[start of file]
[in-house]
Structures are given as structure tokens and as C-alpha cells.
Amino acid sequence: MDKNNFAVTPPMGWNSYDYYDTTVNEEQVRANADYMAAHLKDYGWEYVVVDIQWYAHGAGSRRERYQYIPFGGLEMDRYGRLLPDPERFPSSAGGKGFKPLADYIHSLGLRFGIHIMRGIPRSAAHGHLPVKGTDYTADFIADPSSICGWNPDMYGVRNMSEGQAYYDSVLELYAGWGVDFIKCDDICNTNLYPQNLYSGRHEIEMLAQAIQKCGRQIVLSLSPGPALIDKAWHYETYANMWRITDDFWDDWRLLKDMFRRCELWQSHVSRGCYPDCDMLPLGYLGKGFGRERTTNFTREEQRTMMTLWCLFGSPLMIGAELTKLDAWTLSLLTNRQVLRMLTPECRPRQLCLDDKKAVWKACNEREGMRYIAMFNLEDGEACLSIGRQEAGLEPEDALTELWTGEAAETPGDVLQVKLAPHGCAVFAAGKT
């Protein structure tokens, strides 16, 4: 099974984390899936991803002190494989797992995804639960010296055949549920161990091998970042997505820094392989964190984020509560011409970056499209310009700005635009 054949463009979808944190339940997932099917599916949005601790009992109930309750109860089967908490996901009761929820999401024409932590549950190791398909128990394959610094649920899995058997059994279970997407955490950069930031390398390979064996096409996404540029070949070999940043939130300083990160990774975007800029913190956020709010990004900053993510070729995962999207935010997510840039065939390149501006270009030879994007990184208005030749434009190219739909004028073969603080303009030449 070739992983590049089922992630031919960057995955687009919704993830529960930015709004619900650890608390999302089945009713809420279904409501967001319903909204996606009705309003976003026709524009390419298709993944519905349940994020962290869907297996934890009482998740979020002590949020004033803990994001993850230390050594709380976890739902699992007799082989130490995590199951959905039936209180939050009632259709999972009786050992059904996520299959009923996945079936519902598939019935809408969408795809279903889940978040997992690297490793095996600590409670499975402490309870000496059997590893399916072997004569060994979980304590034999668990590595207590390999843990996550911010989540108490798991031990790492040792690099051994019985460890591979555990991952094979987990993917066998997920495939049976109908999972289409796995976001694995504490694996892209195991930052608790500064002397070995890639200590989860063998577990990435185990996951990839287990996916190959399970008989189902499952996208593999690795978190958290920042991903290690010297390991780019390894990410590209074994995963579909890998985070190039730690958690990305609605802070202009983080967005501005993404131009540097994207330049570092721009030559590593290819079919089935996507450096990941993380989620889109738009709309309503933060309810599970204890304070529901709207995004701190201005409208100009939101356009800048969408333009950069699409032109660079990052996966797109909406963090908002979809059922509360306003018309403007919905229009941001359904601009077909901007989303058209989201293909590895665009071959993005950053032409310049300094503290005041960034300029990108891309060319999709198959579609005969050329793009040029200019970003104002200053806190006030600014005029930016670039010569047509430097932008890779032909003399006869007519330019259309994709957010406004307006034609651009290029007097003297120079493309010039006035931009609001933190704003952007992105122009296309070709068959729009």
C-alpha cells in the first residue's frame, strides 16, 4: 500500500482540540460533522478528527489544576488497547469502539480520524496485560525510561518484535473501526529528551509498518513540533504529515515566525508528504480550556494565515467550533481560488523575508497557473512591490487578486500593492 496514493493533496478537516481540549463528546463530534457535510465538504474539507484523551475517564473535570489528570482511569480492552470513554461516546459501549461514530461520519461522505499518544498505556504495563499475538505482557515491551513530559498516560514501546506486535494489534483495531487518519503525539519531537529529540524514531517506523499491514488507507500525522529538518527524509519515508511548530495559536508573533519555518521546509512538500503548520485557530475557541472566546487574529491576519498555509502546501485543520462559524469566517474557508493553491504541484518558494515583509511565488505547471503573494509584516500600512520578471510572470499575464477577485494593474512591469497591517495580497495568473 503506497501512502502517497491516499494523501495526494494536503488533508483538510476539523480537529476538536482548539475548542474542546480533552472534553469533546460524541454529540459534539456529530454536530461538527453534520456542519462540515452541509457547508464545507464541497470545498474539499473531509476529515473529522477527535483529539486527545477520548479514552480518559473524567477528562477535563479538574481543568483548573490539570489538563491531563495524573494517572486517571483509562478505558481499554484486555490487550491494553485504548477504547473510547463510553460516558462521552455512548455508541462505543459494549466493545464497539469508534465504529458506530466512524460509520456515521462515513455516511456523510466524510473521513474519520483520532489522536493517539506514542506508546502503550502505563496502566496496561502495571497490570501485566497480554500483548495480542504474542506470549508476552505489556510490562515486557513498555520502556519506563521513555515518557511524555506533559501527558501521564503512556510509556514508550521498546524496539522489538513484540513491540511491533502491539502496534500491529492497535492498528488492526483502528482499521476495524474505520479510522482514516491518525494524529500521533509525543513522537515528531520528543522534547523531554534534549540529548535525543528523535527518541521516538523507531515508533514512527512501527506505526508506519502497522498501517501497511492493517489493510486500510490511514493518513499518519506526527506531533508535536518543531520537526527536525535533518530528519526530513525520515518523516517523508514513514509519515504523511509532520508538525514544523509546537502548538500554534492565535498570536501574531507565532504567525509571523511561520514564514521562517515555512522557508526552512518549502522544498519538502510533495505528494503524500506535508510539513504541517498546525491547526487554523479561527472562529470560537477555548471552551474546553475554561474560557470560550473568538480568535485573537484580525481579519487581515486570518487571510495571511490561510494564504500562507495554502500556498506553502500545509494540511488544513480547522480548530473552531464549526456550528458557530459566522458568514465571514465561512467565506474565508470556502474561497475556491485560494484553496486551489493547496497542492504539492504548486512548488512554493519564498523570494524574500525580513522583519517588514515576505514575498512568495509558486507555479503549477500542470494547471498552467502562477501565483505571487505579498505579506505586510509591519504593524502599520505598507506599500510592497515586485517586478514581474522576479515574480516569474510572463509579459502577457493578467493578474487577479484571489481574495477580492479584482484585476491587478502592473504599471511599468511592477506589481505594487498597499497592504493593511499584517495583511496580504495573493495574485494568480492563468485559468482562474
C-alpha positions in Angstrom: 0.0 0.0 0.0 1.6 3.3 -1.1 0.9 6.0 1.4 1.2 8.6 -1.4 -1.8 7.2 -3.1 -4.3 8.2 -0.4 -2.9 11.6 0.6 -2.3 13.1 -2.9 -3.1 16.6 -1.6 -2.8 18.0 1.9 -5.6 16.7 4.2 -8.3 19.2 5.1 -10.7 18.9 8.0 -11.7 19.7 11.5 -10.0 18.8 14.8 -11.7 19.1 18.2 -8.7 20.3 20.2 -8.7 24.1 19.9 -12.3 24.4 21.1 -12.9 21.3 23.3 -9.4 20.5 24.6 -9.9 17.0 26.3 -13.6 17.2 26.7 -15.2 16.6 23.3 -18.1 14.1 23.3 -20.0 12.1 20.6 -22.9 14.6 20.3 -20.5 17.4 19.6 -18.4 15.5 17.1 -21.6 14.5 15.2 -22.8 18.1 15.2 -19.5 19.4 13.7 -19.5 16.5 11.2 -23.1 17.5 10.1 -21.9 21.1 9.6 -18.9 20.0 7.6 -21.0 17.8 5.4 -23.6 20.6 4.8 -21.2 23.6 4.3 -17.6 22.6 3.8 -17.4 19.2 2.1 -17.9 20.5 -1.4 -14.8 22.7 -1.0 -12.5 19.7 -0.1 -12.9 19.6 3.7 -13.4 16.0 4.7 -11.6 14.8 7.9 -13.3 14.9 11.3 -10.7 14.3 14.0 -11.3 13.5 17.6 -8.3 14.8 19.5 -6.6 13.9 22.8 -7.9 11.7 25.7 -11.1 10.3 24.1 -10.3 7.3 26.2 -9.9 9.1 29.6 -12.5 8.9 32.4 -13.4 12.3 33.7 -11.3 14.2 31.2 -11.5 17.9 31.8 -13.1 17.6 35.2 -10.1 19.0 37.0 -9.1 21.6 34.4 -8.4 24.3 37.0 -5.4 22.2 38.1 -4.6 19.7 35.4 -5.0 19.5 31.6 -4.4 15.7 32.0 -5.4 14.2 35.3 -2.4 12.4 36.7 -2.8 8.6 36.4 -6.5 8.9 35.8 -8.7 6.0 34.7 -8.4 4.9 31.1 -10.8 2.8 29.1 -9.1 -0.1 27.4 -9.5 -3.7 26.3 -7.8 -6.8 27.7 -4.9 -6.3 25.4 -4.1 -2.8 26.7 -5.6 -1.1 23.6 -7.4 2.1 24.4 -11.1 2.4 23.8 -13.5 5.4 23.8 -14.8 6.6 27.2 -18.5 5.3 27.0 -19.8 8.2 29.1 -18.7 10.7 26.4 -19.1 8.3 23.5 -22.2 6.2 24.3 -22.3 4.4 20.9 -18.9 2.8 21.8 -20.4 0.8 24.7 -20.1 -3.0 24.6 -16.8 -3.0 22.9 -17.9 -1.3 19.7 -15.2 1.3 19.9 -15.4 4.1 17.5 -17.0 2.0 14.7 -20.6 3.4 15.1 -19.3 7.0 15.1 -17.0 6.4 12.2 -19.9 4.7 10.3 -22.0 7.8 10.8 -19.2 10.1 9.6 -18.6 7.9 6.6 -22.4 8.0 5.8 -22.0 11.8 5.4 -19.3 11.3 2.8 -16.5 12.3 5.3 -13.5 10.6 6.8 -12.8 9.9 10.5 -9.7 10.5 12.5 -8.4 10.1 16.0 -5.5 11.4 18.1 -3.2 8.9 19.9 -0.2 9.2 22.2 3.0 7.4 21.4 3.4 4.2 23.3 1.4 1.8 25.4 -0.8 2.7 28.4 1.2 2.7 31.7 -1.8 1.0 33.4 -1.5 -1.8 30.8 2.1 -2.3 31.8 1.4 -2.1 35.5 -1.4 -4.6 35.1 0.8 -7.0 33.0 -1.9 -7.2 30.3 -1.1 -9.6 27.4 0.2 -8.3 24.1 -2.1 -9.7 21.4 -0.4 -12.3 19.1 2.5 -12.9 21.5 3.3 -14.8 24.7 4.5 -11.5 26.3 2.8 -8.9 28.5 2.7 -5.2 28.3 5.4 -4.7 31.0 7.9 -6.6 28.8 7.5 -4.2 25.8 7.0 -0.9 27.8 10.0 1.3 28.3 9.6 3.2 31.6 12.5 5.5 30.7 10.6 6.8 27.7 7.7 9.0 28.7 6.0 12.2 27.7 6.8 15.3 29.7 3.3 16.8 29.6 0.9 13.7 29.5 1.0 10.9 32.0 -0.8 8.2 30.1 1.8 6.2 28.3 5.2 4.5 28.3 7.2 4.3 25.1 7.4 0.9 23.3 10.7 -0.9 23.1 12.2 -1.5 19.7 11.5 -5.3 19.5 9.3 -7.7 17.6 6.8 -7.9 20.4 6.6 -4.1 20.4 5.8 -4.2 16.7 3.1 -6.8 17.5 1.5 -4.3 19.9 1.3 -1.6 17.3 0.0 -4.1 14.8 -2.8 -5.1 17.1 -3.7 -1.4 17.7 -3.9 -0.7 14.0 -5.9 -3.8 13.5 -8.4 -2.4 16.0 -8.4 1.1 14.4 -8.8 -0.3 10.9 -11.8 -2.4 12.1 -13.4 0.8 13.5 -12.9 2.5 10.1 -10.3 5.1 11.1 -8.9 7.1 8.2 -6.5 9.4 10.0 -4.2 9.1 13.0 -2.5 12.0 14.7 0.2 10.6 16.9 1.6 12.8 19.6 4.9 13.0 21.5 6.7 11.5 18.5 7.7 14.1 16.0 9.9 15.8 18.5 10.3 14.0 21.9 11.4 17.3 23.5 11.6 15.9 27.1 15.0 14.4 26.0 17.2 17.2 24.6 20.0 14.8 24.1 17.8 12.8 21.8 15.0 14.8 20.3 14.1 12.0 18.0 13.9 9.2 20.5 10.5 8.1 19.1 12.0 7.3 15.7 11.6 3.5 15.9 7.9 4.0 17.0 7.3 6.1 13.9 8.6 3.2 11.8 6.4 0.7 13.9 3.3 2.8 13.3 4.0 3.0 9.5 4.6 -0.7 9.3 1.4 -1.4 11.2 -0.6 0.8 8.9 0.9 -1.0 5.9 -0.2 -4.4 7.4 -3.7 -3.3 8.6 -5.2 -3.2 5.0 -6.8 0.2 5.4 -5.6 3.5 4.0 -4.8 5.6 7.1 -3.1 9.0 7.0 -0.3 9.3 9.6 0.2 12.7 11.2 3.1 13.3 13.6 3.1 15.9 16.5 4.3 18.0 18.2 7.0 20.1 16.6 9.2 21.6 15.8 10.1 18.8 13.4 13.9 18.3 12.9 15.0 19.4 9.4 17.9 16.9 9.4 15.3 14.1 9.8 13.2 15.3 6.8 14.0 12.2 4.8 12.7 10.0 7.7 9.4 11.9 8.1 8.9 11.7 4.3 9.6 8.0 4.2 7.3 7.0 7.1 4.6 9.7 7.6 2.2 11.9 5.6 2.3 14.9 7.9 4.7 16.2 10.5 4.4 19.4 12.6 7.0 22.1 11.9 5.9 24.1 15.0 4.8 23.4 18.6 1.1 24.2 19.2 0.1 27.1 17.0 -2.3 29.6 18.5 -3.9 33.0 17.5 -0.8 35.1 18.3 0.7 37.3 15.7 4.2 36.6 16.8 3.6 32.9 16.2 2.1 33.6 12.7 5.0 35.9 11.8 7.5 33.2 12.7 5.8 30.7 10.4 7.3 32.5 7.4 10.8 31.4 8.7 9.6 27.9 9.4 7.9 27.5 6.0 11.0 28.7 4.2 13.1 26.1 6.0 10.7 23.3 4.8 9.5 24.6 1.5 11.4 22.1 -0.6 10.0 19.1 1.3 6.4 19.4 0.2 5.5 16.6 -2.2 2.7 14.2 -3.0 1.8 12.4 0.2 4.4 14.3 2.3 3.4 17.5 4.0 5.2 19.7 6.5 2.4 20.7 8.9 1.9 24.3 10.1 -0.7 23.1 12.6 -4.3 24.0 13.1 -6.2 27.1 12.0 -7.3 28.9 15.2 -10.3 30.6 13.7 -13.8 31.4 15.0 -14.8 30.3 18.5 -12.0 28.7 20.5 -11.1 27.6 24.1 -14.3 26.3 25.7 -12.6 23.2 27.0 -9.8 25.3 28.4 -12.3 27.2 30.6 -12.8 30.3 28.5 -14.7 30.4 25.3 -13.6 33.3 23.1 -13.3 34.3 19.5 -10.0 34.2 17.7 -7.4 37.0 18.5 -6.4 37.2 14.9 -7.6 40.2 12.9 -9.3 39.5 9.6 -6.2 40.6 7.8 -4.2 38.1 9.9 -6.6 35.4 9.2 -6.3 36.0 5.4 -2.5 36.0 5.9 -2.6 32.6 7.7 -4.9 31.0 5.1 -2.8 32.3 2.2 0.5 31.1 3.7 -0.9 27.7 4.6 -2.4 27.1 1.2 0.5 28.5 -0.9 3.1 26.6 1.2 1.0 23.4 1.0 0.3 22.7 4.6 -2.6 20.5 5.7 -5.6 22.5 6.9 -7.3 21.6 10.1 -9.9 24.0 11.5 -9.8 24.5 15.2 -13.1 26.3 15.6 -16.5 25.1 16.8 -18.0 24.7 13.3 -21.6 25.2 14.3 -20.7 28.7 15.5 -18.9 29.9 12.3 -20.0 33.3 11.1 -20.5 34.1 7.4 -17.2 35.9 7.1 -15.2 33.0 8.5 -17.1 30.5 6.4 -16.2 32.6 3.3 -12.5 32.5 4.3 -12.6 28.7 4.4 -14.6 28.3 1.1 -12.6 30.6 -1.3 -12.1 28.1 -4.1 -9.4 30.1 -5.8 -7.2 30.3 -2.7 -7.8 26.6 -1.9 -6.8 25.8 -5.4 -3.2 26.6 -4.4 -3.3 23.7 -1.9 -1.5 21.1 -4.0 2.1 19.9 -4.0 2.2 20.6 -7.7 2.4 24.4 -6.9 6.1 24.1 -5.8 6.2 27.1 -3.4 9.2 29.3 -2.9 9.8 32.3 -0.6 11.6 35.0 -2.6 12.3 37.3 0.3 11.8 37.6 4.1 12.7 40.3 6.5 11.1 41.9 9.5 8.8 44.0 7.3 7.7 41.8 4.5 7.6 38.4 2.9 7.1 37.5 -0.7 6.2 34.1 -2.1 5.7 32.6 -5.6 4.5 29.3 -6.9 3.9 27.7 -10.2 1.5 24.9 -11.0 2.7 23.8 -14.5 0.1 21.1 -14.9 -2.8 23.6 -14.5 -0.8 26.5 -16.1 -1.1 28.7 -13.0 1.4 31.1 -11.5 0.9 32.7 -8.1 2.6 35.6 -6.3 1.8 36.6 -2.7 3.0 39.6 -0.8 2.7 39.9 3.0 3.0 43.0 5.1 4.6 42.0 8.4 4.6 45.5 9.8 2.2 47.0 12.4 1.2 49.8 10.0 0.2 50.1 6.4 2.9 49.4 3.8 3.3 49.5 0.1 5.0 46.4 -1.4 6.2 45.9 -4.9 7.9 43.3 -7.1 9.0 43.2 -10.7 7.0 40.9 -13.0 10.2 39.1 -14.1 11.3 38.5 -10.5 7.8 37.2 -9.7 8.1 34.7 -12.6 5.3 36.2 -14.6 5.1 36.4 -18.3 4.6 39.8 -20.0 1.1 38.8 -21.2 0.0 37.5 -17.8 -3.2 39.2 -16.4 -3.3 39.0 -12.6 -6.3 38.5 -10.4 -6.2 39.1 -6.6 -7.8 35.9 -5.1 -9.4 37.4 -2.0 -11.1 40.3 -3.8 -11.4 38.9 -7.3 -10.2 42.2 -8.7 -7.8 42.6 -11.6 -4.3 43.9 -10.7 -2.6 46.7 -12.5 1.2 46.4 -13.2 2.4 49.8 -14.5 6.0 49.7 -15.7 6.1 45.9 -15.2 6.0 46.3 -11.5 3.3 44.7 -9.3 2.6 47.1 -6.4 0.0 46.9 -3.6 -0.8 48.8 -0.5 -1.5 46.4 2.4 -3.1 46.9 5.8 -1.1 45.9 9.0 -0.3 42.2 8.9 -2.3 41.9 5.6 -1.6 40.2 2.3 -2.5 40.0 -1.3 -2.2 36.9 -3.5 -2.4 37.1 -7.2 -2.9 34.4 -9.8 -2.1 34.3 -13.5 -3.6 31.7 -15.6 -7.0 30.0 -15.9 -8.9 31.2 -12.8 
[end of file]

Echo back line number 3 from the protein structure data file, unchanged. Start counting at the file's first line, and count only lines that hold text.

Amino acid sequence: MDKNNFAVTPPMGWNSYDYYDTTVNEEQVRANADYMAAHLKDYGWEYVVVDIQWYAHGAGSRRERYQYIPFGGLEMDRYGRLLPDPERFPSSAGGKGFKPLADYIHSLGLRFGIHIMRGIPRSAAHGHLPVKGTDYTADFIADPSSICGWNPDMYGVRNMSEGQAYYDSVLELYAGWGVDFIKCDDICNTNLYPQNLYSGRHEIEMLAQAIQKCGRQIVLSLSPGPALIDKAWHYETYANMWRITDDFWDDWRLLKDMFRRCELWQSHVSRGCYPDCDMLPLGYLGKGFGRERTTNFTREEQRTMMTLWCLFGSPLMIGAELTKLDAWTLSLLTNRQVLRMLTPECRPRQLCLDDKKAVWKACNEREGMRYIAMFNLEDGEACLSIGRQEAGLEPEDALTELWTGEAAETPGDVLQVKLAPHGCAVFAAGKT